Should governments scrap inheritance tax to spur business growth?

8th April 2014

MGI World International inheritance tax table shows wide variations

A growing number of countries are scrapping death duties because they are a barrier to wealth creation, according to a report that shows the wild variation in different jurisdictions’ attitudes to inheritance tax.

The UK and Ireland have the highest inheritance tax levels of all major economies, says the UHY Hacker Young study. Britain’s Treasury would typically take 25.8 per cent from the estate of an individual passing on assets worth US$3 million. This compares with just over seven per cent as the global average.

But by setting such a high tariff the UK risks being left behind. Developed countries such as Australia, Portugal, Israel and New Zealand have chosen to ditch inheritance taxes to create simpler tax systems and encourage the creation of wealth, argues the report’s authors.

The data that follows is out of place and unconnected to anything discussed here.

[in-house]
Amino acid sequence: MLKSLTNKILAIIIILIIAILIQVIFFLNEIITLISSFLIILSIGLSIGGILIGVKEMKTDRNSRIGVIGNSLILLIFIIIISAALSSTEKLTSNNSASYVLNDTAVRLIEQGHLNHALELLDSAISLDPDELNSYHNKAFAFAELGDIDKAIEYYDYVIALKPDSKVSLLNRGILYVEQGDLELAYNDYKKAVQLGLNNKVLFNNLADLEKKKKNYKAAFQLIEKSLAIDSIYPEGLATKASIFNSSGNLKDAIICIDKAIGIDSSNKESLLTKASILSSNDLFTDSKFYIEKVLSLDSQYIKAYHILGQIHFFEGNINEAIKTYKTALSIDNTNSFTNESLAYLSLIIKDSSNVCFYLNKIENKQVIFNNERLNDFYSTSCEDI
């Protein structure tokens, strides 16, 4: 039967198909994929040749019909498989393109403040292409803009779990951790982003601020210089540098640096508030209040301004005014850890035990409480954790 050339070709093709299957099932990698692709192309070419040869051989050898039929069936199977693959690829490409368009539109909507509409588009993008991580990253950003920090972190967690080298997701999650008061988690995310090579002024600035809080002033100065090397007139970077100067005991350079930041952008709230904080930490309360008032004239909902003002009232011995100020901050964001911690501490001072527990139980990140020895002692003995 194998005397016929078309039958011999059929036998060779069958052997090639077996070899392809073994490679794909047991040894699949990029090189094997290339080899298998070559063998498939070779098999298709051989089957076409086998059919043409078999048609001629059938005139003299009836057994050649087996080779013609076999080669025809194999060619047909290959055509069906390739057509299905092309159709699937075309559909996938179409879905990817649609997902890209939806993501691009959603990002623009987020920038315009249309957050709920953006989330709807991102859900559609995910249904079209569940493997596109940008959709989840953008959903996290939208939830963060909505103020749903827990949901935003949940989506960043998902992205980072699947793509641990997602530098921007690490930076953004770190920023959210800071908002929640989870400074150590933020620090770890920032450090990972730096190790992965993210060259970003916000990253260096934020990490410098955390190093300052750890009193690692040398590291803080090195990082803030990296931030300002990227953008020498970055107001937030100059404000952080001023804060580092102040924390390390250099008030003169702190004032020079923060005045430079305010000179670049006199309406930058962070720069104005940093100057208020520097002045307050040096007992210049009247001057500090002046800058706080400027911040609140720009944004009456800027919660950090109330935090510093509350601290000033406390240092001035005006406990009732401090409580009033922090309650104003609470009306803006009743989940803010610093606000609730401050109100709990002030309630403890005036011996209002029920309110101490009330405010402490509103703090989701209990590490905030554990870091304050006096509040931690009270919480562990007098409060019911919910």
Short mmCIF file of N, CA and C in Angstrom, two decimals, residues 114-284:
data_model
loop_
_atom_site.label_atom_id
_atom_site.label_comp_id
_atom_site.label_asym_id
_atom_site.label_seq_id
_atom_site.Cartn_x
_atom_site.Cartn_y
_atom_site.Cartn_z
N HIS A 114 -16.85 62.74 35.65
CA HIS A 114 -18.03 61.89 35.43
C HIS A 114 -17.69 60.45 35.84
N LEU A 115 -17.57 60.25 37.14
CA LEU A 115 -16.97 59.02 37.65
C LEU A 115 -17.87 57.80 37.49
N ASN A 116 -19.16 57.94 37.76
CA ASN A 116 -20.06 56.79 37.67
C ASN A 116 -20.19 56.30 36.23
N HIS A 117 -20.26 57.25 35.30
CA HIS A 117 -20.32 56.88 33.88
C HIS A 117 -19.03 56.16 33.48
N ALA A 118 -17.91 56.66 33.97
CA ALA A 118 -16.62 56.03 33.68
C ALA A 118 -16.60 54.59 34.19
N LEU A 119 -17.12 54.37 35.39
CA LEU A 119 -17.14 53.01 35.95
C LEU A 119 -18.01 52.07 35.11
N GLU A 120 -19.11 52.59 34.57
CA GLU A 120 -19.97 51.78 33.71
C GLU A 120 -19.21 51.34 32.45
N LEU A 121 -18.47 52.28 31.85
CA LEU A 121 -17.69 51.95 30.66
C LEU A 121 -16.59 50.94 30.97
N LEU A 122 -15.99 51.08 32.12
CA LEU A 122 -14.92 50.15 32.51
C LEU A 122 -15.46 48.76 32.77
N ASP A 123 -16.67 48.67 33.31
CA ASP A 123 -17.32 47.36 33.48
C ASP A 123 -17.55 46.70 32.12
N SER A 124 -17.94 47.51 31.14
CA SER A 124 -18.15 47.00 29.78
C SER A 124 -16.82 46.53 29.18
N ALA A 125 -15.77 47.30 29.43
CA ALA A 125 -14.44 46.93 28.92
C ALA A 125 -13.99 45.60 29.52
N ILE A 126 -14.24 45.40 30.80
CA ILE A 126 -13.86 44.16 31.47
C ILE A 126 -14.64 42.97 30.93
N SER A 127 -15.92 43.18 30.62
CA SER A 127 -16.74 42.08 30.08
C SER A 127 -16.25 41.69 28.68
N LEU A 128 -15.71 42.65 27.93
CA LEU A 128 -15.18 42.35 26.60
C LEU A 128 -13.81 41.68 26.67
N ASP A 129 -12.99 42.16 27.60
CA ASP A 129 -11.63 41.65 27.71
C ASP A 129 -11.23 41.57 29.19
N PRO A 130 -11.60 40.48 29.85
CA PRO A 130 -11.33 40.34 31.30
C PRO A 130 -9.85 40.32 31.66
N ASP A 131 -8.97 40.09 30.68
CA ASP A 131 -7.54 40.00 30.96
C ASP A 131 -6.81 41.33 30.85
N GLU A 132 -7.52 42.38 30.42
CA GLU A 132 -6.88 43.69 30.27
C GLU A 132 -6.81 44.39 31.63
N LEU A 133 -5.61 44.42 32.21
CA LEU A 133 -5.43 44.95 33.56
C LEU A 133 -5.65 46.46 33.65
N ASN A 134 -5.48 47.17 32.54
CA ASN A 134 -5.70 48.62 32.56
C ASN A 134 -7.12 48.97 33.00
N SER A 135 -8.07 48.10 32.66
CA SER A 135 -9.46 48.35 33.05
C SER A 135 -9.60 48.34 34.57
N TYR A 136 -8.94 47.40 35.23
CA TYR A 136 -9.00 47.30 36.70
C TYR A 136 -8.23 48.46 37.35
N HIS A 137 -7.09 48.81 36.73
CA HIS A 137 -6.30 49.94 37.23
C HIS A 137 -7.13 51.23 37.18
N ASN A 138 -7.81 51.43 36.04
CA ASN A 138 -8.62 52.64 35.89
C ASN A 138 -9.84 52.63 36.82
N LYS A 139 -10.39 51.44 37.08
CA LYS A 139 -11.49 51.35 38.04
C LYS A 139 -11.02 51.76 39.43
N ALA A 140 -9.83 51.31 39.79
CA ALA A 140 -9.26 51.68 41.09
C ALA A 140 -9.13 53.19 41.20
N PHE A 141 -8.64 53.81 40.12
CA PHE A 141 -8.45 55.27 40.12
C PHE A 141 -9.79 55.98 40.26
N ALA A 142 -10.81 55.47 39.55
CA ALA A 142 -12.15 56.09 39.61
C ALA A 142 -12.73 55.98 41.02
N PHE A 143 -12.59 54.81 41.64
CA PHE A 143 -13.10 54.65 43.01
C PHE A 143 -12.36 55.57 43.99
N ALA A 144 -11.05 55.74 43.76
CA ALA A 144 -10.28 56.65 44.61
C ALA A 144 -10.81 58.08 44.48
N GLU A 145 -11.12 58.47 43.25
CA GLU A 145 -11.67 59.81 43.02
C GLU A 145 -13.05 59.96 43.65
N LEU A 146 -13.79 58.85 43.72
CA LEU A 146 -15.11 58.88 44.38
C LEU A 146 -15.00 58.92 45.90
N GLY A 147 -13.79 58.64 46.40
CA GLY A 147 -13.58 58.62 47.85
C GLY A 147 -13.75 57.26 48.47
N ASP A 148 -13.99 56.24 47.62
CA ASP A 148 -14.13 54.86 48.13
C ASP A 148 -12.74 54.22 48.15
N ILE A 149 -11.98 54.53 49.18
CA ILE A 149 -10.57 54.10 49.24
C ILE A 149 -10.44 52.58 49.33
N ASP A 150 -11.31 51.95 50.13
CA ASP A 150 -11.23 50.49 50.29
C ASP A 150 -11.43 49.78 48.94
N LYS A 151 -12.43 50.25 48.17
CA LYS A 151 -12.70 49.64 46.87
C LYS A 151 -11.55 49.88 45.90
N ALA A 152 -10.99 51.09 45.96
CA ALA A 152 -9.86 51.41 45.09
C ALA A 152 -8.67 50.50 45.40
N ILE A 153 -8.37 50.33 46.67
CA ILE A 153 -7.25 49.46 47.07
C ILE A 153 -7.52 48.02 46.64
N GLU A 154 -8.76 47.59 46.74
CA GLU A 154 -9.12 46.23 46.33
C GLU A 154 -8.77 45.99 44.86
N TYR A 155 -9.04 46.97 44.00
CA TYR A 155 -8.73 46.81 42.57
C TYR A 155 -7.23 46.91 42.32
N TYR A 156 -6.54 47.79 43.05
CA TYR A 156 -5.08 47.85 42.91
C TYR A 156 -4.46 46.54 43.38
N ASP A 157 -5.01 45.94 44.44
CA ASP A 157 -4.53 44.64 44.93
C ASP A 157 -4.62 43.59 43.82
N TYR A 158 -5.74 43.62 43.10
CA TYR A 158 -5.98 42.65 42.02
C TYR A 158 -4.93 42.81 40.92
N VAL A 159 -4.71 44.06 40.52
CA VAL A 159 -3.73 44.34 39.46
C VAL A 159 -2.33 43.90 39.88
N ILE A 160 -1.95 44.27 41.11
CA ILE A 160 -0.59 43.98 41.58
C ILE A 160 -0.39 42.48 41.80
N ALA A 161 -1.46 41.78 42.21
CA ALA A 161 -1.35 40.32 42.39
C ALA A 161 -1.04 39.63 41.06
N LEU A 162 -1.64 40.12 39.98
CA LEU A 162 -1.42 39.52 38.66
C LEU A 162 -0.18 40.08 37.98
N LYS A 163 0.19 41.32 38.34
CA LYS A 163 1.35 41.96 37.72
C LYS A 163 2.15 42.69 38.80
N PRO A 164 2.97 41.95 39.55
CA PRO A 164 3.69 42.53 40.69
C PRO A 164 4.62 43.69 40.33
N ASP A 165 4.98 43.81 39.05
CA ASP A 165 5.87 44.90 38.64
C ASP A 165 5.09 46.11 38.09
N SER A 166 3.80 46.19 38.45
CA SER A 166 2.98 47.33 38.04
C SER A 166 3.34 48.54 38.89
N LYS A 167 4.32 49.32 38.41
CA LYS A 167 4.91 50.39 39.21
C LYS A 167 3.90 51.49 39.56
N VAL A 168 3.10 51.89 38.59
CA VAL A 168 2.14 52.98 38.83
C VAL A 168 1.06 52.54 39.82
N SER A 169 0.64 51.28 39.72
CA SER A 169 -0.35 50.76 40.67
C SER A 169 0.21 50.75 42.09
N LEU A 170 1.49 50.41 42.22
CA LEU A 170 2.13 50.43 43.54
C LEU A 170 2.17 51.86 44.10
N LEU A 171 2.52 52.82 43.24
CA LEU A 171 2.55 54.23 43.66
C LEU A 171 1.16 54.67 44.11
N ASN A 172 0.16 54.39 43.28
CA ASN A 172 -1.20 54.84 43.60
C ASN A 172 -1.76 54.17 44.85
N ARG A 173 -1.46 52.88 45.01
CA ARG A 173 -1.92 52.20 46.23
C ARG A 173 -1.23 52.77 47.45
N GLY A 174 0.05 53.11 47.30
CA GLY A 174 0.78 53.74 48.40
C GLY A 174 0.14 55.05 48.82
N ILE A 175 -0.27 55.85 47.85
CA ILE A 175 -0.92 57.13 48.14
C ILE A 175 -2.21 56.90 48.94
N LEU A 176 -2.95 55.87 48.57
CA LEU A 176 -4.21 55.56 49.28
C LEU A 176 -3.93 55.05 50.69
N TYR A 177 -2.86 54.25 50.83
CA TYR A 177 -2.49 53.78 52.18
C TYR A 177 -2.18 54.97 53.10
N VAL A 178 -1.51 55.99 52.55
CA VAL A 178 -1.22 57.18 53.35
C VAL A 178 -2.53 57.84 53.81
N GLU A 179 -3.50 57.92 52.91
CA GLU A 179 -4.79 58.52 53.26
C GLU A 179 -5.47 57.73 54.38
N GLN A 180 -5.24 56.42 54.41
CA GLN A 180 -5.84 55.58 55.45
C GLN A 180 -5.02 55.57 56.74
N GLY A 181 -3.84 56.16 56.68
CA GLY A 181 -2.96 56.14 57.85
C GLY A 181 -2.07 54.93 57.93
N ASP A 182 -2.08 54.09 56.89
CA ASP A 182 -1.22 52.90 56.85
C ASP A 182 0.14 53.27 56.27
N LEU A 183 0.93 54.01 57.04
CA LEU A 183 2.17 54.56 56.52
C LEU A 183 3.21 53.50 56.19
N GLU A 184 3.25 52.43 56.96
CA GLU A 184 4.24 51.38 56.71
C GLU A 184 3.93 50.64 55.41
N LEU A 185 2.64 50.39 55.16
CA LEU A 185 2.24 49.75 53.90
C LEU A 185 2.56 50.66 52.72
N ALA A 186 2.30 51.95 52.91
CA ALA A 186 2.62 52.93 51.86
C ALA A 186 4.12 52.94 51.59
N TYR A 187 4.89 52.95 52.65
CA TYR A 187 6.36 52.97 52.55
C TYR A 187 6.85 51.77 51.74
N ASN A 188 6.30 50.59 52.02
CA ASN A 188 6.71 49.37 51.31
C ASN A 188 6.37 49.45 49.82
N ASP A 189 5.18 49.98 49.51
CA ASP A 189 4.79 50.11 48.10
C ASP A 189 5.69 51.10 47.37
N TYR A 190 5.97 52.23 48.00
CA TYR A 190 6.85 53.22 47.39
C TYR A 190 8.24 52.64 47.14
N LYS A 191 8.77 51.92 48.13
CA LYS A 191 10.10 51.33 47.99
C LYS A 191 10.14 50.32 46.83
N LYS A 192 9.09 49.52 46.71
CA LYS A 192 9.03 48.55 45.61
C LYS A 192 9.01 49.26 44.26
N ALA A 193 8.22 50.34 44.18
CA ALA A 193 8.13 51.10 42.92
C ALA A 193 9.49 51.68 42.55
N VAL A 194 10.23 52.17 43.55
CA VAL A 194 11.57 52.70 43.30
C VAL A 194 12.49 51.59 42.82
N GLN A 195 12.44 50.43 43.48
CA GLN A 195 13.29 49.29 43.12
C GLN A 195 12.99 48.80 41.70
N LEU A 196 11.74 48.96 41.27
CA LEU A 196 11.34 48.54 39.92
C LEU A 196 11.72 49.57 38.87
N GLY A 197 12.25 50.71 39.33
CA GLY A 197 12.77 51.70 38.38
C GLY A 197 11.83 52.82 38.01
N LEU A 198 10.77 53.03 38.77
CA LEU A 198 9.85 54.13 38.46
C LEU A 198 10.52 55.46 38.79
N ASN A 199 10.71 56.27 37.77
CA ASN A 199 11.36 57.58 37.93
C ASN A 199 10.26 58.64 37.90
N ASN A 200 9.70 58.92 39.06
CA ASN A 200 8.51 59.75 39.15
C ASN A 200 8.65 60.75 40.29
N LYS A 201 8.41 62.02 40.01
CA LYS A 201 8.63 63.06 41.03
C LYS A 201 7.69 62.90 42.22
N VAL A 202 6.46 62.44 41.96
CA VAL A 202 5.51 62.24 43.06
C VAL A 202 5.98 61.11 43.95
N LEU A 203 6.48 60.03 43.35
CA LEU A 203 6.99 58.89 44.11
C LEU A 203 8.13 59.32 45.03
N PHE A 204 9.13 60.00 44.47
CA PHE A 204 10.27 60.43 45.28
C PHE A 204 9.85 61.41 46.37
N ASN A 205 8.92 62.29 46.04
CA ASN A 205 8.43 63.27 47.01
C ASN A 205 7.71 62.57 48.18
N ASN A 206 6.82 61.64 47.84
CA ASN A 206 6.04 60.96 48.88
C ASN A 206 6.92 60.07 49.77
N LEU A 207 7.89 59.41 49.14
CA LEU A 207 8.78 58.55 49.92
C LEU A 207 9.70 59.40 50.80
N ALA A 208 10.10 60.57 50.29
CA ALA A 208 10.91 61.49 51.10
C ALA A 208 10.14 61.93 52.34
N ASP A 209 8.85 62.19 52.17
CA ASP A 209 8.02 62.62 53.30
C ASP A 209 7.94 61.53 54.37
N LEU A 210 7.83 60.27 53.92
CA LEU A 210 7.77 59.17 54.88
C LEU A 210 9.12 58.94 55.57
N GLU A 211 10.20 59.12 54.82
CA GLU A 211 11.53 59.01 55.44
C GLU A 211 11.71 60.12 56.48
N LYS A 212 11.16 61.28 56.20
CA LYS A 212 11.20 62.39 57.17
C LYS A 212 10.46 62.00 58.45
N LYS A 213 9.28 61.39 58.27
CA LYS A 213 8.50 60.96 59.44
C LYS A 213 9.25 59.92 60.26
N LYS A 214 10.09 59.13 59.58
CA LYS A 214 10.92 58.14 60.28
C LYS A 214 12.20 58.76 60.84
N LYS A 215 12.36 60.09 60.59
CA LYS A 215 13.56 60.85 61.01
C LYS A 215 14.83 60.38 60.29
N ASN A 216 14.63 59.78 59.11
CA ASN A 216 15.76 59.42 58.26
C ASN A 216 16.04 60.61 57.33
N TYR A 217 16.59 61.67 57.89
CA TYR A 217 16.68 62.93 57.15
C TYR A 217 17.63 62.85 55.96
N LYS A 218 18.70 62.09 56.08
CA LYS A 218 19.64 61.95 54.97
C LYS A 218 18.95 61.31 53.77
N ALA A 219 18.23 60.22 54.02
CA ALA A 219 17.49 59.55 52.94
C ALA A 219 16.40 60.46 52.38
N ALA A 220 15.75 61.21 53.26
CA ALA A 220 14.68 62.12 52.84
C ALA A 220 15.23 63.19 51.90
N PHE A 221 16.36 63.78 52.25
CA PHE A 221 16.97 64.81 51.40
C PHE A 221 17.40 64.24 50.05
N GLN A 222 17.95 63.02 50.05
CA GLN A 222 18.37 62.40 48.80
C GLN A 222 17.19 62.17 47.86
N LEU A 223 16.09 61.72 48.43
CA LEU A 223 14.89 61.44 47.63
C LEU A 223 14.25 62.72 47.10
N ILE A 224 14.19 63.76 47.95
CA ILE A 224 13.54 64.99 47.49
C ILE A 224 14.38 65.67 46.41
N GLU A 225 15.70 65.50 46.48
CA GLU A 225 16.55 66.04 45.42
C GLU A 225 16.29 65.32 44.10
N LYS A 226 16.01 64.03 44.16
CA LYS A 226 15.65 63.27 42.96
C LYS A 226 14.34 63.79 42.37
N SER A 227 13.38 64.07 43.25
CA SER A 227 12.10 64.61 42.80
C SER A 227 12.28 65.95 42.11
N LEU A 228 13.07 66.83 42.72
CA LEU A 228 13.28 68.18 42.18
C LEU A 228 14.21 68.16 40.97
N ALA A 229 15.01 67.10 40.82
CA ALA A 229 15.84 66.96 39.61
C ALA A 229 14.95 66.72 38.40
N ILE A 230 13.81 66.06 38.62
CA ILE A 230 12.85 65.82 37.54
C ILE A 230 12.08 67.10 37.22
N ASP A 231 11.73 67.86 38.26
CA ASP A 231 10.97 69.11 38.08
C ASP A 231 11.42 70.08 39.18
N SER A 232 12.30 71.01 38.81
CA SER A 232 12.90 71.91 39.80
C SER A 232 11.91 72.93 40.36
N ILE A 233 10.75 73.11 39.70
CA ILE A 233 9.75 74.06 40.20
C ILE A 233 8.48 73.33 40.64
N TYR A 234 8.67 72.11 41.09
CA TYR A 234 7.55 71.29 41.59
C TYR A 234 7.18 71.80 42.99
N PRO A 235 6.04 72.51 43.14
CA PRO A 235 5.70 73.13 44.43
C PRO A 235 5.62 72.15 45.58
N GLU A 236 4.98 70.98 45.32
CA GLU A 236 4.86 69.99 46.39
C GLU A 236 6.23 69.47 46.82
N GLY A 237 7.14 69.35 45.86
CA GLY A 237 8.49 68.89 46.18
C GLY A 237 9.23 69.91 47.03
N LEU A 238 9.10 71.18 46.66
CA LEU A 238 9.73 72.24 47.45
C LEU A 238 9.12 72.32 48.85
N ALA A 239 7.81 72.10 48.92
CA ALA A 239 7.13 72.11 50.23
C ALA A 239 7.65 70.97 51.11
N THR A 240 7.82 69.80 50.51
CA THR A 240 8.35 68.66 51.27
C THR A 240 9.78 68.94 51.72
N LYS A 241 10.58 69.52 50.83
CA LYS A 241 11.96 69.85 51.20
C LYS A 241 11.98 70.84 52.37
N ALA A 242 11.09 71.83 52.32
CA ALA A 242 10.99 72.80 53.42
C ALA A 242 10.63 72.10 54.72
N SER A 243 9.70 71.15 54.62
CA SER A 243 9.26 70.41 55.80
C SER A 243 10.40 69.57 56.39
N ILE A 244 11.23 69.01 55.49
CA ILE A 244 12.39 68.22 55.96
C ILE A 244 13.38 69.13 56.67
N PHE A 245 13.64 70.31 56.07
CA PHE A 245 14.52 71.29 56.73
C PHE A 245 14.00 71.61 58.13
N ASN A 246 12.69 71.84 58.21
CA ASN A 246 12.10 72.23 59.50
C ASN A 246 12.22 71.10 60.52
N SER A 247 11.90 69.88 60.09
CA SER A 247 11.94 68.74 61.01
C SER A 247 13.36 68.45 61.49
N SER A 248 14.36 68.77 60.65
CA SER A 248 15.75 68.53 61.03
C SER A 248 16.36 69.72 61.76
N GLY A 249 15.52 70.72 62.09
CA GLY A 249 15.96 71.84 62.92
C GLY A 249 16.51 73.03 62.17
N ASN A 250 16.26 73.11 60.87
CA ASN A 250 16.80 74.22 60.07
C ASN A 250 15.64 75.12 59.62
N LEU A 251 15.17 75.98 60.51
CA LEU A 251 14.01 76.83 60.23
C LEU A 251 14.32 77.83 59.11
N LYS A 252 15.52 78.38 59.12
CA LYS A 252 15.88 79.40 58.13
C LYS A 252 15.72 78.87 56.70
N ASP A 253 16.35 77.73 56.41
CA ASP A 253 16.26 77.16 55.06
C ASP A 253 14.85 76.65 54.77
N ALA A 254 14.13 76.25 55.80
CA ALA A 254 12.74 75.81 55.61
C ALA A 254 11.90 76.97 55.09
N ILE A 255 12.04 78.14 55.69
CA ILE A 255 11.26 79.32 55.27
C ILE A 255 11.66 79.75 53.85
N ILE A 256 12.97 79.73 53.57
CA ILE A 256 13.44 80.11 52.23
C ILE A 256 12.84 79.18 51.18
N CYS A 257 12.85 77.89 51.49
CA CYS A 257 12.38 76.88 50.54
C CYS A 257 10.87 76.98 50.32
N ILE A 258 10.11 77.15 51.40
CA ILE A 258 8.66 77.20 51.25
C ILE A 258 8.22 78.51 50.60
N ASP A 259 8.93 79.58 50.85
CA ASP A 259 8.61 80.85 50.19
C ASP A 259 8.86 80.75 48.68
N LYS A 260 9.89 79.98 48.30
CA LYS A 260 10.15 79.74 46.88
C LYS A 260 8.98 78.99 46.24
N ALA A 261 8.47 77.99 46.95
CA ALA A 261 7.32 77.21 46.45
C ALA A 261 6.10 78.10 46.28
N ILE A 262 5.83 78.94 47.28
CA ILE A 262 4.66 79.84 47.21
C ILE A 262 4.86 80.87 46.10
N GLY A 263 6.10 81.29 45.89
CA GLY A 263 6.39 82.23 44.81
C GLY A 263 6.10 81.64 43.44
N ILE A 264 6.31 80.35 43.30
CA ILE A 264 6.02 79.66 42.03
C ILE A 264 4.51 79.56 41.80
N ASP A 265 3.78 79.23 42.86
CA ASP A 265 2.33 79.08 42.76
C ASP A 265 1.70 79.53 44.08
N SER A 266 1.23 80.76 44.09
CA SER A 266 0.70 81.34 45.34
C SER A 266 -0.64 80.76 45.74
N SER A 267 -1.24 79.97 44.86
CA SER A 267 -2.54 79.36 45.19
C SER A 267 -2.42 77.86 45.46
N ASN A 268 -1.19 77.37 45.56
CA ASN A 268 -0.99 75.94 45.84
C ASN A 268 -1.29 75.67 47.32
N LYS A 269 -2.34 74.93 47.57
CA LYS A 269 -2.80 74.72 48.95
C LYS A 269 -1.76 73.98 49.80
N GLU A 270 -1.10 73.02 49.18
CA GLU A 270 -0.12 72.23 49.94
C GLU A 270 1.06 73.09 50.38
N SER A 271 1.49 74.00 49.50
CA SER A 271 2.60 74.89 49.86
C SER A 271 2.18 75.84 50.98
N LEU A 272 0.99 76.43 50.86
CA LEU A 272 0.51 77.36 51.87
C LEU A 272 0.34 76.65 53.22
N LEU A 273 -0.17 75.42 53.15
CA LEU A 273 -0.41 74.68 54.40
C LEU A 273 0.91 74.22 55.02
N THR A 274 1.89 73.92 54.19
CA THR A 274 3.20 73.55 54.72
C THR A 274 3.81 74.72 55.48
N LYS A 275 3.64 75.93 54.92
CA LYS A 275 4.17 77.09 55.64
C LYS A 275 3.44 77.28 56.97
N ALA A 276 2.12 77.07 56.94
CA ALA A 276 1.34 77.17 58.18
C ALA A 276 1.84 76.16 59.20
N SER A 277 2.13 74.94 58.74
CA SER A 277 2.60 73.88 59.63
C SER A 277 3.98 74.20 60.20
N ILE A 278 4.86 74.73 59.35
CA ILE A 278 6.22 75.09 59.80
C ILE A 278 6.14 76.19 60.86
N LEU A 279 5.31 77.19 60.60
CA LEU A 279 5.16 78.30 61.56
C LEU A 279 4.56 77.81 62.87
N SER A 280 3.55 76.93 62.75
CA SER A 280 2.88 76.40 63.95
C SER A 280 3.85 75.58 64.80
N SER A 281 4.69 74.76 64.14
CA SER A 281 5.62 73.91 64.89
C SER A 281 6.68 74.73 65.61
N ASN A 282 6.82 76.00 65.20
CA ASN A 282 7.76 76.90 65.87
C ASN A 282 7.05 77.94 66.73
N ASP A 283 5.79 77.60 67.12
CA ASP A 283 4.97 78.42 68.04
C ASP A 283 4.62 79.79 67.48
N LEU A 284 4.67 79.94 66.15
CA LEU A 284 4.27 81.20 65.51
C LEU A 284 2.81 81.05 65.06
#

Ladislav Hornan, managing partner at UHY, says: “Big inheritance tax bills can reduce the incentive to keep creating wealth in order to pass it on to your family. They can also deprive the next generation of capital that traditionally has been key to funding the establishment of new businesses.”

“That is why dynamic developed economies like Australia have scrapped inheritance taxes altogether, and some emerging economies have never imposed them.”

Ireland tops the pile, taxing a $3 million estate at 26 per cent. Japan, Germany, France and the Netherlands also have relatively high inheritance tax rates. Spain’s tax rate is also high, at around 20 per cent, while the country operates the lowest threshold by taxing even a $350,000 estate at ten per cent.

By contrast, Australia, New Zealand and Israel have scrapped their estate tax, while China, Russia and India have never imposed inheritance tax. Portugal scrapped its inheritance tax over a decade ago. Brazil, Italy, Canada and Mexico levy only a very small amount.

The US only imposes a Federal inheritance tax of 40 per cent from $5.3 million, meaning it affects only the very rich. Although 14 out of the 50 states impose a state-level estate tax at lower levels, ranging from 12 per cent to 19 per cent.

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